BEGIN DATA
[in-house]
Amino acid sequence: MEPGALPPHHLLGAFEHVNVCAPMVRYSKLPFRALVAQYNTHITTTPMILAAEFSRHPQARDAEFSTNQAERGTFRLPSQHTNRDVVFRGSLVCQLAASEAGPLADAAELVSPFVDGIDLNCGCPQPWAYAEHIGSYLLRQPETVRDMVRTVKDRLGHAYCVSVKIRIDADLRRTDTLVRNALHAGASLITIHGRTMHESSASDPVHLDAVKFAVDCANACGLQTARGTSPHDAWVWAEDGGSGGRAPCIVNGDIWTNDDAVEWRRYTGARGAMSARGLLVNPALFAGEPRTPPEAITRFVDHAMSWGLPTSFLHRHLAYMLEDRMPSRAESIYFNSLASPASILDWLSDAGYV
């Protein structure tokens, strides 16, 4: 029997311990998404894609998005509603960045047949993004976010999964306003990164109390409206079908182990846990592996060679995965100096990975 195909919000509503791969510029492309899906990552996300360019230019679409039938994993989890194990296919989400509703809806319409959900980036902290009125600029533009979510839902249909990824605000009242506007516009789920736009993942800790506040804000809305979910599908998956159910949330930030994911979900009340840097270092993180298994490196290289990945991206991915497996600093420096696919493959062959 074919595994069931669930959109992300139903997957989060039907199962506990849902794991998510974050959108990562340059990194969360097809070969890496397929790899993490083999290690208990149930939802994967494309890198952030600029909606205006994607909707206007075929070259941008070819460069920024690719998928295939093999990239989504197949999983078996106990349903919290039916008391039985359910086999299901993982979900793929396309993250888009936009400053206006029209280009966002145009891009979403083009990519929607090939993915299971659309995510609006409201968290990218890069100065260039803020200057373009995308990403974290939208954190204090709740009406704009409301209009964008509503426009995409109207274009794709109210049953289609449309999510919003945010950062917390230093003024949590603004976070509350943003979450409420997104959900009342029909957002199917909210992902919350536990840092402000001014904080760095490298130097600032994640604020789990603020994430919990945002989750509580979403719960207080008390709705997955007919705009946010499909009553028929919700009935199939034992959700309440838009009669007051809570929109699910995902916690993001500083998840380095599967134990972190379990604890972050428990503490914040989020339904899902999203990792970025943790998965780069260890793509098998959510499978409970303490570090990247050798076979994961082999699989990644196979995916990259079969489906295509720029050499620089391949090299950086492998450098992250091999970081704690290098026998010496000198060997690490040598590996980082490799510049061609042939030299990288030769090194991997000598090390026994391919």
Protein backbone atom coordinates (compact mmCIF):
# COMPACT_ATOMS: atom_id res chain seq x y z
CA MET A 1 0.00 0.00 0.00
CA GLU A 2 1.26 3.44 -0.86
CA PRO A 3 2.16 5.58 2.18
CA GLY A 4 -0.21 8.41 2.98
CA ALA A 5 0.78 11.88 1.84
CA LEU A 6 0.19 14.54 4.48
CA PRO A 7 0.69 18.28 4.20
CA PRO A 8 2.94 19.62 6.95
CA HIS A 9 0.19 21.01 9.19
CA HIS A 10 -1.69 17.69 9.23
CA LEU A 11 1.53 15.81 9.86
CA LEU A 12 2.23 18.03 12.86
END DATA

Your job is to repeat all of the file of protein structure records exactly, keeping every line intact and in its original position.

[in-house]
Amino acid sequence: MEPGALPPHHLLGAFEHVNVCAPMVRYSKLPFRALVAQYNTHITTTPMILAAEFSRHPQARDAEFSTNQAERGTFRLPSQHTNRDVVFRGSLVCQLAASEAGPLADAAELVSPFVDGIDLNCGCPQPWAYAEHIGSYLLRQPETVRDMVRTVKDRLGHAYCVSVKIRIDADLRRTDTLVRNALHAGASLITIHGRTMHESSASDPVHLDAVKFAVDCANACGLQTARGTSPHDAWVWAEDGGSGGRAPCIVNGDIWTNDDAVEWRRYTGARGAMSARGLLVNPALFAGEPRTPPEAITRFVDHAMSWGLPTSFLHRHLAYMLEDRMPSRAESIYFNSLASPASILDWLSDAGYV
């Protein structure tokens, strides 16, 4: 029997311990998404894609998005509603960045047949993004976010999964306003990164109390409206079908182990846990592996060679995965100096990975 195909919000509503791969510029492309899906990552996300360019230019679409039938994993989890194990296919989400509703809806319409959900980036902290009125600029533009979510839902249909990824605000009242506007516009789920736009993942800790506040804000809305979910599908998956159910949330930030994911979900009340840097270092993180298994490196290289990945991206991915497996600093420096696919493959062959 074919595994069931669930959109992300139903997957989060039907199962506990849902794991998510974050959108990562340059990194969360097809070969890496397929790899993490083999290690208990149930939802994967494309890198952030600029909606205006994607909707206007075929070259941008070819460069920024690719998928295939093999990239989504197949999983078996106990349903919290039916008391039985359910086999299901993982979900793929396309993250888009936009400053206006029209280009966002145009891009979403083009990519929607090939993915299971659309995510609006409201968290990218890069100065260039803020200057373009995308990403974290939208954190204090709740009406704009409301209009964008509503426009995409109207274009794709109210049953289609449309999510919003945010950062917390230093003024949590603004976070509350943003979450409420997104959900009342029909957002199917909210992902919350536990840092402000001014904080760095490298130097600032994640604020789990603020994430919990945002989750509580979403719960207080008390709705997955007919705009946010499909009553028929919700009935199939034992959700309440838009009669007051809570929109699910995902916690993001500083998840380095599967134990972190379990604890972050428990503490914040989020339904899902999203990792970025943790998965780069260890793509098998959510499978409970303490570090990247050798076979994961082999699989990644196979995916990259079969489906295509720029050499620089391949090299950086492998450098992250091999970081704690290098026998010496000198060997690490040598590996980082490799510049061609042939030299990288030769090194991997000598090390026994391919």
Protein backbone atom coordinates (compact mmCIF):
# COMPACT_ATOMS: atom_id res chain seq x y z
CA MET A 1 0.00 0.00 0.00
CA GLU A 2 1.26 3.44 -0.86
CA PRO A 3 2.16 5.58 2.18
CA GLY A 4 -0.21 8.41 2.98
CA ALA A 5 0.78 11.88 1.84
CA LEU A 6 0.19 14.54 4.48
CA PRO A 7 0.69 18.28 4.20
CA PRO A 8 2.94 19.62 6.95
CA HIS A 9 0.19 21.01 9.19
CA HIS A 10 -1.69 17.69 9.23
CA LEU A 11 1.53 15.81 9.86
CA LEU A 12 2.23 18.03 12.86